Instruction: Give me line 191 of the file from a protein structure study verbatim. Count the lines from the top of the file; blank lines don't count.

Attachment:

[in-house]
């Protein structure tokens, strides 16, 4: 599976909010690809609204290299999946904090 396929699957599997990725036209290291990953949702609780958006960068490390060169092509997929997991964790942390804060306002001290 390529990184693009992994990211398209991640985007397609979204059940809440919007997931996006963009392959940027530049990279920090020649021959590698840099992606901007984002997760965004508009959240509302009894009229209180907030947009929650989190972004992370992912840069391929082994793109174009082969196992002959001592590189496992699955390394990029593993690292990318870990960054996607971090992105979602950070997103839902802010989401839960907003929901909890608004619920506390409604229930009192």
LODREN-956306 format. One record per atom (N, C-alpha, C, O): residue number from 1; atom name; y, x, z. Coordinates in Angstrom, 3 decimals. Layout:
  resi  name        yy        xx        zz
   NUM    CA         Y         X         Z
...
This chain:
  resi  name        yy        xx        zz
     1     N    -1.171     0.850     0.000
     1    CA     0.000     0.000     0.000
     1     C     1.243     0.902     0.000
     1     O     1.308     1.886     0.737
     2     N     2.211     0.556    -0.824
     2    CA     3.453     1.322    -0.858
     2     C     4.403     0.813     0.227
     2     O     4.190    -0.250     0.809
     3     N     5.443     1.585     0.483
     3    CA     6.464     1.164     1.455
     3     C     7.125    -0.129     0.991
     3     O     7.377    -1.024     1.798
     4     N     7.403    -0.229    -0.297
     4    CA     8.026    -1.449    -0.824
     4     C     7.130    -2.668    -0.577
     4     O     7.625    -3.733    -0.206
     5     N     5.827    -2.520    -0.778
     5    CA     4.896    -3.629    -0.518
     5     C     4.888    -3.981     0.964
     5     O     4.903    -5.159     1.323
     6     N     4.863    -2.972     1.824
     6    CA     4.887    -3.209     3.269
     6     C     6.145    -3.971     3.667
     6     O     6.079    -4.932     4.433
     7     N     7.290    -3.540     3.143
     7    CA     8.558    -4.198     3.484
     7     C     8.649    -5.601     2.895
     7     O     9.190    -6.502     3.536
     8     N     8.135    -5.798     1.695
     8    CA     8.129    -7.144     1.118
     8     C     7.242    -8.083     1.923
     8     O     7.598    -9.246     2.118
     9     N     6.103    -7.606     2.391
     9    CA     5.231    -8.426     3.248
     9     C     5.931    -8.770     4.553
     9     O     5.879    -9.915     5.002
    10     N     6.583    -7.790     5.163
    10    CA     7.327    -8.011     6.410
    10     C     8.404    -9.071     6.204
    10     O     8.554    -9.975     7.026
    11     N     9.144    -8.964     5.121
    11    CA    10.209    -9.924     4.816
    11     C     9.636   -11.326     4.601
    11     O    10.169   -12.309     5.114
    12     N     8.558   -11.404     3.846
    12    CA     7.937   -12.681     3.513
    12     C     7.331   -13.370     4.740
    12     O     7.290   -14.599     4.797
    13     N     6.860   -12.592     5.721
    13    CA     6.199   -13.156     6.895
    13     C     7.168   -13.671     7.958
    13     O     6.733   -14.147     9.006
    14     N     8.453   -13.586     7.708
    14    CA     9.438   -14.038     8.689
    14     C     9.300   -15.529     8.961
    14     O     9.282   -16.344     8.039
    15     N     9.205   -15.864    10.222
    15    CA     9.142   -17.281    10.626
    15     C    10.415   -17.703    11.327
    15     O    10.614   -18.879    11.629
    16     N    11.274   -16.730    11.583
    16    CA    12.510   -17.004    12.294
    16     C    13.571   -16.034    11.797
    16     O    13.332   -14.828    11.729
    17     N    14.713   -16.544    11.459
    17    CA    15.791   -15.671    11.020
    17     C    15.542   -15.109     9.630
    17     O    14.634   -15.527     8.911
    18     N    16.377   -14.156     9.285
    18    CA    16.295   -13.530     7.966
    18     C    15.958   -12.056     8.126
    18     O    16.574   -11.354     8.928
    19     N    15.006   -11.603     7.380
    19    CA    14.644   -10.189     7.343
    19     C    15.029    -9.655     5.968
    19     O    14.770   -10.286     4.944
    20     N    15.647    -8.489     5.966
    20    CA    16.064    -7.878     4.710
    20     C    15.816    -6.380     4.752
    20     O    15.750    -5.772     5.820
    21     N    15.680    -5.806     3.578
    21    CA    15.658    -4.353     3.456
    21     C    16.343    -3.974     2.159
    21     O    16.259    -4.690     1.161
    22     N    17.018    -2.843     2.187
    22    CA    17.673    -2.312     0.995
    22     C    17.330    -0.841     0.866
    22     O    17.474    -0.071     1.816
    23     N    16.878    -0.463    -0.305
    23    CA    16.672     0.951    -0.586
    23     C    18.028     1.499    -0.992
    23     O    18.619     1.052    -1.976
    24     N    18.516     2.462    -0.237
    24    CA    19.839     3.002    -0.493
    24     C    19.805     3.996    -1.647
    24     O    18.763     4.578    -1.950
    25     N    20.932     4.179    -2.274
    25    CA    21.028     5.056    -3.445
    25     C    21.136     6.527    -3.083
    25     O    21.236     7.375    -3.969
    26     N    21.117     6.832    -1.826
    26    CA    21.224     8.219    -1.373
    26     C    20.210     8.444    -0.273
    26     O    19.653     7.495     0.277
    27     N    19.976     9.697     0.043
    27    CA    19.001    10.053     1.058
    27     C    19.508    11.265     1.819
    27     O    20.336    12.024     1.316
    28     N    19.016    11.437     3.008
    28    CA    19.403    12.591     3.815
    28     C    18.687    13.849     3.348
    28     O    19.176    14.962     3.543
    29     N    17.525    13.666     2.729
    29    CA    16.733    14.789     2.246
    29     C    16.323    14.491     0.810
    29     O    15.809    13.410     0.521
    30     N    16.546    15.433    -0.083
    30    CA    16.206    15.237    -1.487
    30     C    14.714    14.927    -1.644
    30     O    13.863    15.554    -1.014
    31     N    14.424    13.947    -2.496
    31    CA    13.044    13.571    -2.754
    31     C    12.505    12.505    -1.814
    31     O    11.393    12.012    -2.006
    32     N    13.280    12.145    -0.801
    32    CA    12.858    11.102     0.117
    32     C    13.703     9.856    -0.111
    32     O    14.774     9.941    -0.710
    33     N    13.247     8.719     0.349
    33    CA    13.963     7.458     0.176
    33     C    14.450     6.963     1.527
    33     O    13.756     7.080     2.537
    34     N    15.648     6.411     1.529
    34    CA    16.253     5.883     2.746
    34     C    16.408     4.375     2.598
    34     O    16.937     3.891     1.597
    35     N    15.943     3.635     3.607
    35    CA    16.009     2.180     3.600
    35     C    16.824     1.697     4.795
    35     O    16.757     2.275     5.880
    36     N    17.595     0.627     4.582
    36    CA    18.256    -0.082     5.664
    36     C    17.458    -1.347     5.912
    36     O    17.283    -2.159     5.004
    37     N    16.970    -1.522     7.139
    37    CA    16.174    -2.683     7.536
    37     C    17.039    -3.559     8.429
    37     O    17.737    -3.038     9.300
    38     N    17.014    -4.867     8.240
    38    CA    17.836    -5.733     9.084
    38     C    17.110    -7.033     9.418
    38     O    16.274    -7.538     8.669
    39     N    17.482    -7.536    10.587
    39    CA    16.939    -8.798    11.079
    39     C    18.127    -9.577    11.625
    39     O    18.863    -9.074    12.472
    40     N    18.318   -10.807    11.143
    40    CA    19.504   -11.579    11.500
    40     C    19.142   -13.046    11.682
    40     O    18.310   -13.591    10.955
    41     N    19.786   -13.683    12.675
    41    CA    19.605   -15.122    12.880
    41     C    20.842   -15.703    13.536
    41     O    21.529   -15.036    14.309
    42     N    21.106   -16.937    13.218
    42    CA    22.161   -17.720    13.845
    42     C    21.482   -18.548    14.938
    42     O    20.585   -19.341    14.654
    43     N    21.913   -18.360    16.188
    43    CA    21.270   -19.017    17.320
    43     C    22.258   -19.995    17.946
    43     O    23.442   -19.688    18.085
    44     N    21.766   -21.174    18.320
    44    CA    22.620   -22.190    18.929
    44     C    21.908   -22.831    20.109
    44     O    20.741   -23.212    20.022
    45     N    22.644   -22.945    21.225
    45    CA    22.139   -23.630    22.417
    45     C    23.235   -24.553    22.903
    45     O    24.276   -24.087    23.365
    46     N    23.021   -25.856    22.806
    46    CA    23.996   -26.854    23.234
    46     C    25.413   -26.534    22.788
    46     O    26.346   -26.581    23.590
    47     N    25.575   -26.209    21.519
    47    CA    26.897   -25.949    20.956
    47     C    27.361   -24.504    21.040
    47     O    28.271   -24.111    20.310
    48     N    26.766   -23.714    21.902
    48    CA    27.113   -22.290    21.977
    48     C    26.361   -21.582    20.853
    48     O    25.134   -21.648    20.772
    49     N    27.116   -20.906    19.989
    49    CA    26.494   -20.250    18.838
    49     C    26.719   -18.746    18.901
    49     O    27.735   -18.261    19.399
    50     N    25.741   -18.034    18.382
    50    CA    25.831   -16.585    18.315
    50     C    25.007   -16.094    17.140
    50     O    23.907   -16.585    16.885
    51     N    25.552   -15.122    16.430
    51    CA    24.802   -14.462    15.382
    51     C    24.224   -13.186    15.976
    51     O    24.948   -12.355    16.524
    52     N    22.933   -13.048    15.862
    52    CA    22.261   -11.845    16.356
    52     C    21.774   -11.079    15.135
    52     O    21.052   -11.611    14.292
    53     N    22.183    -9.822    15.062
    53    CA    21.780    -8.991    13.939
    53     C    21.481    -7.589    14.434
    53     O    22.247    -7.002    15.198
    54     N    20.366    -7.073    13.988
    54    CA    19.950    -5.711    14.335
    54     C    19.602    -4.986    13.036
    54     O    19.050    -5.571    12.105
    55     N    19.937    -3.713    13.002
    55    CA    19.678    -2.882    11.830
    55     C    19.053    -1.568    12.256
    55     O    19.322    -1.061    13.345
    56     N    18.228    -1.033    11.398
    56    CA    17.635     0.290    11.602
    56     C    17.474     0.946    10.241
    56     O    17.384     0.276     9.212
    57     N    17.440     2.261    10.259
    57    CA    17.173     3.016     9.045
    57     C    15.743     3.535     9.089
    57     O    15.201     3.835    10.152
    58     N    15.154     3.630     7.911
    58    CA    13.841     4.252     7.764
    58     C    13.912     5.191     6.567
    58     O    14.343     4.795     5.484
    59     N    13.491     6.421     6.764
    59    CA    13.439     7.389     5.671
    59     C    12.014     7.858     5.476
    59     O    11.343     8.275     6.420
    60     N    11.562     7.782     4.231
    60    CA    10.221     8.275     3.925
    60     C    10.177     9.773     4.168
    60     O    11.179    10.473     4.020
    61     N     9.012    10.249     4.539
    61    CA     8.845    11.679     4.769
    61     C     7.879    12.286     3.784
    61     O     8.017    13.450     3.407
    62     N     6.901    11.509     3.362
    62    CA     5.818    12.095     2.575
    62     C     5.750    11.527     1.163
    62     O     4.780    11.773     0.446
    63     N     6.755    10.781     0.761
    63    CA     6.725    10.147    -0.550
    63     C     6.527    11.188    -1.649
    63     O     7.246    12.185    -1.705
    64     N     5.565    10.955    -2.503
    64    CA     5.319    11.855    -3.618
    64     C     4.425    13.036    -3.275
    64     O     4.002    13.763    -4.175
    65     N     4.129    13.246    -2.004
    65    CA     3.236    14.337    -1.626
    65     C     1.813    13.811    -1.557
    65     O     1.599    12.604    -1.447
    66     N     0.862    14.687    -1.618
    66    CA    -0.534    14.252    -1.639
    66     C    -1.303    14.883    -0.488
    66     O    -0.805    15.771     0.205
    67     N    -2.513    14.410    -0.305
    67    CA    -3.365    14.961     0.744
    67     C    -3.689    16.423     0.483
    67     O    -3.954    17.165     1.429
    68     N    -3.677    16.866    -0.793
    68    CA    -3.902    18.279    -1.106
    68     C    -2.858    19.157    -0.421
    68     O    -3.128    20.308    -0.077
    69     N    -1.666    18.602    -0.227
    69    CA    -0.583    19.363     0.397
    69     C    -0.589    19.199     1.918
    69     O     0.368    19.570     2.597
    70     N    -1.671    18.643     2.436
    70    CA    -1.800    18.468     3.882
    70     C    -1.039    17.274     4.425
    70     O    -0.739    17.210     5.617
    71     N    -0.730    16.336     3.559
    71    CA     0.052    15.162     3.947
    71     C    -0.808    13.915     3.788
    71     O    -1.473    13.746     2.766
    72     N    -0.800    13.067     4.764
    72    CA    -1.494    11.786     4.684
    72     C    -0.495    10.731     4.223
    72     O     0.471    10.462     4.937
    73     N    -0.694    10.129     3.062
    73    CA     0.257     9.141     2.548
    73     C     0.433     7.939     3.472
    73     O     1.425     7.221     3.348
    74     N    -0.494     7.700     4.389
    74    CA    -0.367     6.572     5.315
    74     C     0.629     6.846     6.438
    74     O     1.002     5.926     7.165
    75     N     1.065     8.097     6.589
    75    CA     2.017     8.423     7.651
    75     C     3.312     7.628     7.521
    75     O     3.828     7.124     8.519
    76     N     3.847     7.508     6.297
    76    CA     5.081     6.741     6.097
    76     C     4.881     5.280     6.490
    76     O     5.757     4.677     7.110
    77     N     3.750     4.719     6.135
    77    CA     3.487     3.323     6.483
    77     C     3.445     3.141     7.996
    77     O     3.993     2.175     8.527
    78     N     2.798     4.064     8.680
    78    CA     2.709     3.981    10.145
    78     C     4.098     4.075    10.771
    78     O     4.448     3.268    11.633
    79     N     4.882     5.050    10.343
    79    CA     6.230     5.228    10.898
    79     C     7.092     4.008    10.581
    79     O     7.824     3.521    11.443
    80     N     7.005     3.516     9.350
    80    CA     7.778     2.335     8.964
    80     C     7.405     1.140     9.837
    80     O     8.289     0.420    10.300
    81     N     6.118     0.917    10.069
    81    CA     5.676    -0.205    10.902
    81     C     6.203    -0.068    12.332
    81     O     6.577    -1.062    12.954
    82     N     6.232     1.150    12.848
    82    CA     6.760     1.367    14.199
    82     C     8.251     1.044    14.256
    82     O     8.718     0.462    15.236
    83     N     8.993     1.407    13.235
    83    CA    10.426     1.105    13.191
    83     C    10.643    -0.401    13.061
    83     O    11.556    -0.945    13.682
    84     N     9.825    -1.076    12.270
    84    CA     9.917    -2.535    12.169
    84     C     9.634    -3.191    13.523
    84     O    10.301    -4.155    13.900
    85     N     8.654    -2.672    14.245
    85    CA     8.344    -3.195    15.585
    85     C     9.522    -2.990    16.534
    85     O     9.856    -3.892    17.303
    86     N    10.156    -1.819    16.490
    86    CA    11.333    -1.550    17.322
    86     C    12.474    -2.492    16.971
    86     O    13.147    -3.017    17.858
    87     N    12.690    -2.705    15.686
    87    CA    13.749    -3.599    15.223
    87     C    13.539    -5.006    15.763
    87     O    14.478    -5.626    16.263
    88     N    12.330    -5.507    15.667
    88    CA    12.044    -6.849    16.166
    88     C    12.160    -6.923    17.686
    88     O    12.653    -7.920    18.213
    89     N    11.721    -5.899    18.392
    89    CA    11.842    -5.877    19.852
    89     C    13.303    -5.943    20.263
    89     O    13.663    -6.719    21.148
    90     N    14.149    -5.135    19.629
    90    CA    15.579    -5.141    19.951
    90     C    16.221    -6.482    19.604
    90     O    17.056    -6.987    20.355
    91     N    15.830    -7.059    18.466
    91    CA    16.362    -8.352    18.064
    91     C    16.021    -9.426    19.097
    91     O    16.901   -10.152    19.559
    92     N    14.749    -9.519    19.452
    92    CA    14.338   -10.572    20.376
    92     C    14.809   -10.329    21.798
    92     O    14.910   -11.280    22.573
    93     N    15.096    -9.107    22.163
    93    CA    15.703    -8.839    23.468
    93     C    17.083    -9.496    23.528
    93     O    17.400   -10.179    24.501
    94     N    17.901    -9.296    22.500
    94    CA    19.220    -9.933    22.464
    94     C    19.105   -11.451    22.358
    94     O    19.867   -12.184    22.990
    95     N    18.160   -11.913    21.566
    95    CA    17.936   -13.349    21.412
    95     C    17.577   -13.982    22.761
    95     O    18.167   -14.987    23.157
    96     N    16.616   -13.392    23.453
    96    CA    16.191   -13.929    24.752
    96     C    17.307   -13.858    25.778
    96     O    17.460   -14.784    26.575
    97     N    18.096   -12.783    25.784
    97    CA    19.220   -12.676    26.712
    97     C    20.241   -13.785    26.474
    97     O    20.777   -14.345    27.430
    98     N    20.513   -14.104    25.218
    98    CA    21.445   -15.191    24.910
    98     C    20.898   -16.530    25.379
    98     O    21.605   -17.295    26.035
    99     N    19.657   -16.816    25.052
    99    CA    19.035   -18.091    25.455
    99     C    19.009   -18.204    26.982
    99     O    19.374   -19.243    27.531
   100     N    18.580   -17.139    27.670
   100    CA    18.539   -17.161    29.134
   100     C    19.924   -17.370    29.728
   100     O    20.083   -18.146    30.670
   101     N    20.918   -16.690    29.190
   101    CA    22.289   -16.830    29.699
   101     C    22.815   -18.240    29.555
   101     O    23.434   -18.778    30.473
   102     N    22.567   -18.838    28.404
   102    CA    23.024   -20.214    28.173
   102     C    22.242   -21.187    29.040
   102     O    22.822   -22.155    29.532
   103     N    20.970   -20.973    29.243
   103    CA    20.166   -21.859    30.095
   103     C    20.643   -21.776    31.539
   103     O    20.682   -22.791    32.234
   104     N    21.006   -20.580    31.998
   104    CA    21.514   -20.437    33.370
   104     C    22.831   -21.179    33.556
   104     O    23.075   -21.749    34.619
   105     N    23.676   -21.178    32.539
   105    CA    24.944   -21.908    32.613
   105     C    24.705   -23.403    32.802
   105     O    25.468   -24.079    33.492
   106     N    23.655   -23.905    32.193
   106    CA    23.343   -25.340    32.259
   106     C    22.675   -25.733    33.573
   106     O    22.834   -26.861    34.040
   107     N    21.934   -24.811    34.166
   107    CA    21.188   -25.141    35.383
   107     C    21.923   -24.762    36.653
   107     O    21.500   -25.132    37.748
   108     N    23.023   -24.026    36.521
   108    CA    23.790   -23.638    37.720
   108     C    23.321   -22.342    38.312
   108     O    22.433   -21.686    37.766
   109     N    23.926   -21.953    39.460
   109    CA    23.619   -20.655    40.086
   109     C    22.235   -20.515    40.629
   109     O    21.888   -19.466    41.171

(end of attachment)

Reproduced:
    46     C    25.413   -26.534    22.788